Aiken Training Sessions with Katie Prudent

Showjumper Katie Prudent presided over today’s festivities at Three Runs Plantation here in AIken, SC.  Katie commanded a strong presence in the ring, was clear in communicating with the riders and crowd (approx. 25 spectators), and the riders seemed to respond well.  I watched Jan (Waterfront and Inmidair), Phillip (Tru Luck and Woodburn), and Will Coleman (Twizzel).  Click here for the training list from November.  Overall impression of Katie’s teaching: A+, taking a lesson with her definitely goes on my bucket list.

(1) Katie worked with each rider on developing a warmup strategy specifically tailored to their horse.  She mentioned that from watching Rolex last year she learned that Sunday warmups need to be efficient to preserve the tired horse for the show jumping.  
(2) When Katie asked riders to be more forward, she constantly stressed allowing the horse to go forward, rather than chasing.  She mentioned that chasing the horse will cause problems when the rider goes to rebalance.
(3) Time, time, time!  Katie constantly stressed good technique, such as accelerating after the jumps, as the key to making time.  Riders who did not ride in a forward show speed were corrected.
(4) Will and P Duddy Phillip win the official EN ‘pat your horse award’ as the only riders I have seen at any of the training sessions who patted their horses.  I always like to see this, and, frankly, a rider not making his/her horse know they are appreciated is completely inexcusable, in my opinion.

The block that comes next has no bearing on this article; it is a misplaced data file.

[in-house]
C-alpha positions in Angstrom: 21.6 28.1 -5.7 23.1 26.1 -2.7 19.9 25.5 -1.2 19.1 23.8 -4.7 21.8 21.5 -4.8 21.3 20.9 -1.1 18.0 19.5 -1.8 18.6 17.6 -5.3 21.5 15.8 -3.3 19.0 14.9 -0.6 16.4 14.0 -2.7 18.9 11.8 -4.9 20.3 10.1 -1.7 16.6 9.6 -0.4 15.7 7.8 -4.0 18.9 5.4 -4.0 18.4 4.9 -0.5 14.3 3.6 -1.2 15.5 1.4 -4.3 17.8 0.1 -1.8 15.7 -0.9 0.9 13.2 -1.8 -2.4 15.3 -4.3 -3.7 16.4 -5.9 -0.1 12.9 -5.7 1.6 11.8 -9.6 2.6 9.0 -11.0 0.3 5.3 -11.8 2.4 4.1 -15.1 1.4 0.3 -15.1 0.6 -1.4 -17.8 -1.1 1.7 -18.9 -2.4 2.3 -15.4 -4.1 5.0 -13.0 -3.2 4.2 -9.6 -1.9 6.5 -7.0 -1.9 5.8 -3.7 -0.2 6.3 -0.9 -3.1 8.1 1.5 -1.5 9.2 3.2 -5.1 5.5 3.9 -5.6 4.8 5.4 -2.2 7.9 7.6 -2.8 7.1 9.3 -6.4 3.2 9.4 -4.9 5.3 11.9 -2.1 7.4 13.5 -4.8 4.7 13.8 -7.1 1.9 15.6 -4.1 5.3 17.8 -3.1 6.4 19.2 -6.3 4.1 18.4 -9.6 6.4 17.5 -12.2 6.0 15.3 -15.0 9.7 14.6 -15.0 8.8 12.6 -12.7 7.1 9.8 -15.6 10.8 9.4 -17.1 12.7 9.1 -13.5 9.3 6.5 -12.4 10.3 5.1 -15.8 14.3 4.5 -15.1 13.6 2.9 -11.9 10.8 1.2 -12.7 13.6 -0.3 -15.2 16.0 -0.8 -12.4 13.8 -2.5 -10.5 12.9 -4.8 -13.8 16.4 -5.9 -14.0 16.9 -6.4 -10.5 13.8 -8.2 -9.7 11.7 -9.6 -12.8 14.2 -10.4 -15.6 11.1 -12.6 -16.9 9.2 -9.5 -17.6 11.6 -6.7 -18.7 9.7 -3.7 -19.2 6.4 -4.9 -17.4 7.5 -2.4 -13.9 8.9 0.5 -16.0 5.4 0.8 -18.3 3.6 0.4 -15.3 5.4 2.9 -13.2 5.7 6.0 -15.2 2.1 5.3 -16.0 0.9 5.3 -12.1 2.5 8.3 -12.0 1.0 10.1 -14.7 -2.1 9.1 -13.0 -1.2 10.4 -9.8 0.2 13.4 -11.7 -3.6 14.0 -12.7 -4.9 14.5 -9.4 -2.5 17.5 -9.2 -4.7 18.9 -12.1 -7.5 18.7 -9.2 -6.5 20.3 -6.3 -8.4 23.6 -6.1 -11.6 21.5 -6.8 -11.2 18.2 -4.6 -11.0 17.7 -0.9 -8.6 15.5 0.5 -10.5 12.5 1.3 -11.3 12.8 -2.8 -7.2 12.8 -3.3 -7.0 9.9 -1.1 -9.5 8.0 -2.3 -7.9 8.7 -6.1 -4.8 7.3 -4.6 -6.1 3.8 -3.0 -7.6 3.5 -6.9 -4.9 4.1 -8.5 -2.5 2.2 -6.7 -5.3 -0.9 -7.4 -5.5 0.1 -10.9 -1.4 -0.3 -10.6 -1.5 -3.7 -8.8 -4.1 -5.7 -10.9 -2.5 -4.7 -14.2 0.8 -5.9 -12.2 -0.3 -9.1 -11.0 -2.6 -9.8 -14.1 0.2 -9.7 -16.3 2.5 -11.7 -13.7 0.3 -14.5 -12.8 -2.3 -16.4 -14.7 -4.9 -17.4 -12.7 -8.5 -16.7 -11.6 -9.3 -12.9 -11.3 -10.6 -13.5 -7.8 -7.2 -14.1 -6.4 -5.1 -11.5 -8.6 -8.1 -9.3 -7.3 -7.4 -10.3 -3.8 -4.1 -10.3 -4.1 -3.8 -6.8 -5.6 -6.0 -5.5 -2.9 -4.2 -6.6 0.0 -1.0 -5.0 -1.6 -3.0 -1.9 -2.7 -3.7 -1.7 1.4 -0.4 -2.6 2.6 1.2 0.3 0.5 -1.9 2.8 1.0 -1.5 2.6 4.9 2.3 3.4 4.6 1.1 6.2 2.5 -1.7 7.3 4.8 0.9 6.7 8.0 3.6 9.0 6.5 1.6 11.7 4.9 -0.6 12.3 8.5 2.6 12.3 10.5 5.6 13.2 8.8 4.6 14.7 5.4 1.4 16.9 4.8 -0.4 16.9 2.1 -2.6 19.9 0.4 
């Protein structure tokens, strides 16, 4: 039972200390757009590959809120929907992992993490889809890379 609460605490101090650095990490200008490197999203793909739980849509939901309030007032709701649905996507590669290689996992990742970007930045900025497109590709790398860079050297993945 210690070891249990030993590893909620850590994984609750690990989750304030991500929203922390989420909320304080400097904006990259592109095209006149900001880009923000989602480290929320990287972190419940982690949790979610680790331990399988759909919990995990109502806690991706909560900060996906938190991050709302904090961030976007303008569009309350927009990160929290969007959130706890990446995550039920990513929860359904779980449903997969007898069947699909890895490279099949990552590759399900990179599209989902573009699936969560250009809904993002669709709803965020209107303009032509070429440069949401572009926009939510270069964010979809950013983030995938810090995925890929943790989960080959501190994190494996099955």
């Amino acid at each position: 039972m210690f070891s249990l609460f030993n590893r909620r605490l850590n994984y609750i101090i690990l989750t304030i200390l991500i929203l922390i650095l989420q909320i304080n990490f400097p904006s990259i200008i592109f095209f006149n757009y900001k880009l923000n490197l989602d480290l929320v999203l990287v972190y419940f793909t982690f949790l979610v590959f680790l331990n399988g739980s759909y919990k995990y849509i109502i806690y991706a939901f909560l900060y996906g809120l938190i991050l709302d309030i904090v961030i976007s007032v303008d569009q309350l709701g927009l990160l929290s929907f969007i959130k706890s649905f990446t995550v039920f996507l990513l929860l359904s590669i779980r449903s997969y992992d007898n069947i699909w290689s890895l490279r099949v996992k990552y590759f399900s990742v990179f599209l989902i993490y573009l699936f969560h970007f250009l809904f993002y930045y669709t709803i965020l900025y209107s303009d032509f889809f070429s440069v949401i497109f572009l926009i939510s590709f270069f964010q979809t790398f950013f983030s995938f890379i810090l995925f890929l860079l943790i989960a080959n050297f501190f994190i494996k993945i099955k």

(5) Speaking of Will, Katie seemed more aggressive coaching him than she was with either Jan or Phillip.  She quipped at Will several times for taking his time approaching the first fence of the course, and even once for trying to talk to her, and seemed to really be on his case about everything.  Will handled it fine, and his horse looked great.
(6) Phillip and Katie spoke about how, when Woodburn does have a rail, it tends to come at the end of the course because the horse becomes more tense as the round progresses.  Katie suggested pushing the pace early in the course to make up time so that Phillip can slow and relax Woodburn slightly at the end.  With at lease one rail in 6 of their last 9 show jumping rounds, look for Phillip to implement this strategy at events this spring.
(7) Katie made 3-4 key points to each rider and gave them time to focus those concepts.  I feel like coaches often just mention everything they see that goes wrong, but Katie seemed to really focus her instructions on the most important concepts.
(8) As I type this up, I have Olympic curling on the TV, and I’m thinking to myself that those giant rocks don’t go lame, they don’t cost anything to maintain, they don’t buck you off or trample you unless you are playing the sport very wrong.  
Go curling.
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